2021 IEEE GRSS Data Fusion Contest Track MSD

2021 IEEE GRSS Data Fusion Contest: Track MSD

Multitemporal Semantic Change Detection

The Challenge Track

he multitemporal semantic change detection challenge track (Track MSD) of the 2021 IEEE GRSS Data Fusion Contest, organized by the Image Analysis and Data Fusion Technical Committee (IADF TC) of the IEEE Geoscience and Remote Sensing Society (GRSS) and Microsoft Research and Microsoft AI for Earth, aims to promote research in automatic land cover change detection and classification from multitemporal, multiresolution, and multispectral imagery.

The task of Track MSD is to create bitemporal high resolution land cover maps using only low-resolution and noisy land cover labels for training. Such a scenario is often encountered around the world, as the proliferation of new sensors with either high spatial resolution (submeter) or high temporal resolution (weekly or even daily) remains unmatched by equally rich label data. Instead, detecting change would have to rely on the analysis of a sequence of input images in an unsupervised manner or with aid of weak, noisy, and outdated labels.

Participants will receive a dataset of 2250 tiles covering the US state of Maryland. For each tile, the following layers of data will be provided:

  • 1m multispectral aerial imagery for 2013
  • 1m multispectral aerial imagery for 2017
  • 30m multispectral satellite imagery for 5 points in time between 2013 and 2017
  • 30m noisy low-resolution land cover labels for 2013
  • 30m noisy low-resolution land cover labels for 2016

Participants will need to infer high-resolution land cover maps that identify changes between the 2013 and 2017 NAIP imagery for a subset of these 2250 tiles. The land cover change maps will be calculated between classes of a simplified scheme based on that of the noisy 30m low-resolution labels. The change maps will be scored on their accuracy in identifying areas with several particular kinds of change, described in the “Land cover change” section below.

The challenge is twofold: identifying what has changed between two high-resolution aerial images, and identifying what class of change it is based on weak labels.


Competition Phases

Track MSD aims to promote innovation in automatic land cover change detection and classification, as well as to provide objective and fair comparisons among methods. The ranking is based on quantitative accuracy parameters computed with respect to undisclosed test samples. Participants will be given a limited time to submit their land cover maps after the competition starts. The contest will consist of two phases:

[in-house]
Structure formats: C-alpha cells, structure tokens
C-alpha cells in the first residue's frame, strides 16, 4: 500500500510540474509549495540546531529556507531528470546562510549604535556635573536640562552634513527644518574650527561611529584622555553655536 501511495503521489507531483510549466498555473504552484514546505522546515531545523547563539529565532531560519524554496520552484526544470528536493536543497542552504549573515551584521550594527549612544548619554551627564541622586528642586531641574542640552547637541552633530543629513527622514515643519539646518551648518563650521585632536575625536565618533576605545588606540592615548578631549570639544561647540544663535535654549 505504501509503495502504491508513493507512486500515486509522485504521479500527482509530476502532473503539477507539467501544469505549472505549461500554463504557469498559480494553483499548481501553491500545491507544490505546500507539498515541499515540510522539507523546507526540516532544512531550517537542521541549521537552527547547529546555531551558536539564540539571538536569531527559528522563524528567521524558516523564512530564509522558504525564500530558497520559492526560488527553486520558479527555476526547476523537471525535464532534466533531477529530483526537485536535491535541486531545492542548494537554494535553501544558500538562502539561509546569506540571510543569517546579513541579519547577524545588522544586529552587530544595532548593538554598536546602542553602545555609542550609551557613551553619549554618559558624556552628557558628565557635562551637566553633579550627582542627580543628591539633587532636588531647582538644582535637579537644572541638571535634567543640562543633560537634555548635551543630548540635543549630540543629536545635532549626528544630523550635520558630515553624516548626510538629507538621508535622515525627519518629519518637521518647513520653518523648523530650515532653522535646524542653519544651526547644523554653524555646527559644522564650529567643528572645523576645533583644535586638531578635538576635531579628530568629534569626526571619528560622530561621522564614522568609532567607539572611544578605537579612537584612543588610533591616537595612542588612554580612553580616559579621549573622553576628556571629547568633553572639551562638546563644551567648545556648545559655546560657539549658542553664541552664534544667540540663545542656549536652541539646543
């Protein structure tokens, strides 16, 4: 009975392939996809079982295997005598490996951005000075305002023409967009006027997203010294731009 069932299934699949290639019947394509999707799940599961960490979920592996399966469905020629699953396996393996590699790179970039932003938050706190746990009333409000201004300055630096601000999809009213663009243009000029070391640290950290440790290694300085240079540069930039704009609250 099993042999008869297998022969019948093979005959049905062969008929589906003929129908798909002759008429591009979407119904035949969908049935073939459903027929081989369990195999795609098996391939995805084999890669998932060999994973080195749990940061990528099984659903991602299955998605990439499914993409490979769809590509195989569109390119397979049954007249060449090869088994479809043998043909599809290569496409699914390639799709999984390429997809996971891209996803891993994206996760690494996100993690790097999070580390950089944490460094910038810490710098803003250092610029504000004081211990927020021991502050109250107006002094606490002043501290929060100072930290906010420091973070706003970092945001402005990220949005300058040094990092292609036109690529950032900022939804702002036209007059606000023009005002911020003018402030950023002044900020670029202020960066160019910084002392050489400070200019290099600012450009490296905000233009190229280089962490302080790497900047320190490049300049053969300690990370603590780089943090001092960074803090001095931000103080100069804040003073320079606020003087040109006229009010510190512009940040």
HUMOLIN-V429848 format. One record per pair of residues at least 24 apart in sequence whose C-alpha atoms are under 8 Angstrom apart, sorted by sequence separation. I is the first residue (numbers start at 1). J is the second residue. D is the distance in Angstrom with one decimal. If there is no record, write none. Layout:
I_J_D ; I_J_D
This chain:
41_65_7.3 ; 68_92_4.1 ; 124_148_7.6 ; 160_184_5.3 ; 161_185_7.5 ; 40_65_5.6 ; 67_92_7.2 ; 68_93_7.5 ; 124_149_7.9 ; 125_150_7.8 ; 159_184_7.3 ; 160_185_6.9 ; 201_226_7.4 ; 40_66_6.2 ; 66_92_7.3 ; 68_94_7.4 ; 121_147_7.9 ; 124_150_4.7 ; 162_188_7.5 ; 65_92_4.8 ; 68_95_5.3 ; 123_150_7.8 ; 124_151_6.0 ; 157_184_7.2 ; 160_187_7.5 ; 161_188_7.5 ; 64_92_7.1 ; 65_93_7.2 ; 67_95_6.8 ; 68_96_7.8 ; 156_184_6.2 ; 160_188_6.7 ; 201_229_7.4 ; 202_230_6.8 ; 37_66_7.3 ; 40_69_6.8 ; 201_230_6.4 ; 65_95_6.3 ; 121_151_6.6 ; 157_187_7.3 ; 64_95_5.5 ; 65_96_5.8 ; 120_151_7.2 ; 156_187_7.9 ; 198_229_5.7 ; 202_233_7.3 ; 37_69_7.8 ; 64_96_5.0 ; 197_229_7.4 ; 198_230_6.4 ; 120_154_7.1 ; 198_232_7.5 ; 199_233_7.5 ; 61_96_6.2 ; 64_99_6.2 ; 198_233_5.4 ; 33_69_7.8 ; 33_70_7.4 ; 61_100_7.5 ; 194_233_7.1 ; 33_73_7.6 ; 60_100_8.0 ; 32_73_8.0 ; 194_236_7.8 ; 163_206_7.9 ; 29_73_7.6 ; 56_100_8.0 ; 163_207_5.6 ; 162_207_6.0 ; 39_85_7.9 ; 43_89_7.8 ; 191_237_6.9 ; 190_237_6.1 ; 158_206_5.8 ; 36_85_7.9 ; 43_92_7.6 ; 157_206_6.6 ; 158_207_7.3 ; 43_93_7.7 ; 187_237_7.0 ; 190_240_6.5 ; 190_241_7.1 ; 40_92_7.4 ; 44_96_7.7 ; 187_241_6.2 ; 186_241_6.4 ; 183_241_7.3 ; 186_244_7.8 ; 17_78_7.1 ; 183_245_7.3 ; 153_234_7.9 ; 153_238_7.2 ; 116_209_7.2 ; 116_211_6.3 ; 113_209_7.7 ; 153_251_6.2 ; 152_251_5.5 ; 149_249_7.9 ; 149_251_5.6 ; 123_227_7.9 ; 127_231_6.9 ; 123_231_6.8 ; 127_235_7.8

• Phase 1: Participants are provided with the entirety of the dataset to train their algorithms and a list of validation tile IDs (described below). Participants will submit land cover maps for the provided IDs on the CodaLab competition website to get feedback on the performance. The performance of the last submission from each account will be displayed on the leaderboard. In parallel, participants will submit a short description (1-2 pages) of the approach used to be eligible to enter Phase 2.
  • Phase 2: Participants will be provided with a separate set of test tile IDs and must submit their land cover change maps on CodaLab within five days. After evaluation of the results, four winners per each track are announced. Following this, they will have one month to write their manuscript that will be included in the IGARSS proceedings. Manuscripts are 4-page IEEE-style formatted. Each manuscript describes the addressed problem, the proposed method, and the experimental results.


December 3rdContest opening: release of dataset
January 4thEvaluation server begins accepting submissions for validation dataset
February 28thShort description of the approach in 1-2 pages is sent to iadf_chairs@grss-ieee.org
March 8stRelease of test data; evaluation server begins accepting test submissions
March 12thEvaluation server stops accepting submissions
March 19thSource code is sent to iadf_chairs@grss-ieee.org for internal review.
March 26thWinner announcement

The Data

We provide the following open data layers over the state of Maryland, USA, split up into 2250 tiles (Figure 1). A tile is referenced by its index (an integer that ranges from 1 to 5386). Each tile covers approximately a 4km × 4km area (~4000 × 4000 pixels) and contains 9 data layers as described below. Each layer is provided as a separate GeoTIFF file in a compressed Cloud Optimized GeoTIFF format. The GeoTIFF file will be named in the format `{tile index}-{layer name}.tif`. The total size of the dataset on disk is 325GB. (See download instructions below.)

USDA National Agriculture Imagery Program (NAIP) data

This is multispectral aerial imagery (R, G, B, and NIR bands) collected at a 1-meter spatial resolution on single days in 2013 and 2017.

Landsat-8 (Landsat) data

This is 9-band multispectral satellite data at a 30m spatial resolution collected in 2013, 2014, 2015, 2016 and 2017. Each layer is a median composite of all Landsat 8 surface reflectance scenes that have first been masked with per pixel cloud and cloud shadow estimates (generated by the CFMASK algorithm) in the given year.

USGS National Land Cover Database (NLCD) data

This is 16-class land cover data at a 30m spatial resolution for 2013 and 2016 (from the April 2019 data release). This data is created by the USGS with a consistent methodology that allows change to be inferred between the different years of data.